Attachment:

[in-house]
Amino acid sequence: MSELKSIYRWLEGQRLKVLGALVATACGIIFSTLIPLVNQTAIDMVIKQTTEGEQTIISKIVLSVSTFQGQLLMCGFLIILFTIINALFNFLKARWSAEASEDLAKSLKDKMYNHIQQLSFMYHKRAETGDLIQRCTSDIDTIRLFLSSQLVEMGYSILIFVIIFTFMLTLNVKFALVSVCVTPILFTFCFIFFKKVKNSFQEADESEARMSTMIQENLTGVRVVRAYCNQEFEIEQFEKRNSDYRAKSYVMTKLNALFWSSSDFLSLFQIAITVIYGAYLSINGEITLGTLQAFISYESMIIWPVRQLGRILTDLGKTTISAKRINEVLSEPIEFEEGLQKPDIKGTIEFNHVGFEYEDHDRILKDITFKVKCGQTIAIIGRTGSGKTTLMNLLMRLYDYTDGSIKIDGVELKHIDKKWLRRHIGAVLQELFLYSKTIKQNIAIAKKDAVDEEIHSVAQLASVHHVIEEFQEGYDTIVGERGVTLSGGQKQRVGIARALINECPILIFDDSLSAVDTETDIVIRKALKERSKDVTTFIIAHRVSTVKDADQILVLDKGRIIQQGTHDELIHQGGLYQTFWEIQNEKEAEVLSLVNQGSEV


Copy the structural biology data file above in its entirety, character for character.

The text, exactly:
[in-house]
Amino acid sequence: MSELKSIYRWLEGQRLKVLGALVATACGIIFSTLIPLVNQTAIDMVIKQTTEGEQTIISKIVLSVSTFQGQLLMCGFLIILFTIINALFNFLKARWSAEASEDLAKSLKDKMYNHIQQLSFMYHKRAETGDLIQRCTSDIDTIRLFLSSQLVEMGYSILIFVIIFTFMLTLNVKFALVSVCVTPILFTFCFIFFKKVKNSFQEADESEARMSTMIQENLTGVRVVRAYCNQEFEIEQFEKRNSDYRAKSYVMTKLNALFWSSSDFLSLFQIAITVIYGAYLSINGEITLGTLQAFISYESMIIWPVRQLGRILTDLGKTTISAKRINEVLSEPIEFEEGLQKPDIKGTIEFNHVGFEYEDHDRILKDITFKVKCGQTIAIIGRTGSGKTTLMNLLMRLYDYTDGSIKIDGVELKHIDKKWLRRHIGAVLQELFLYSKTIKQNIAIAKKDAVDEEIHSVAQLASVHHVIEEFQEGYDTIVGERGVTLSGGQKQRVGIARALINECPILIFDDSLSAVDTETDIVIRKALKERSKDVTTFIIAHRVSTVKDADQILVLDKGRIIQQGTHDELIHQGGLYQTFWEIQNEKEAEVLSLVNQGSEV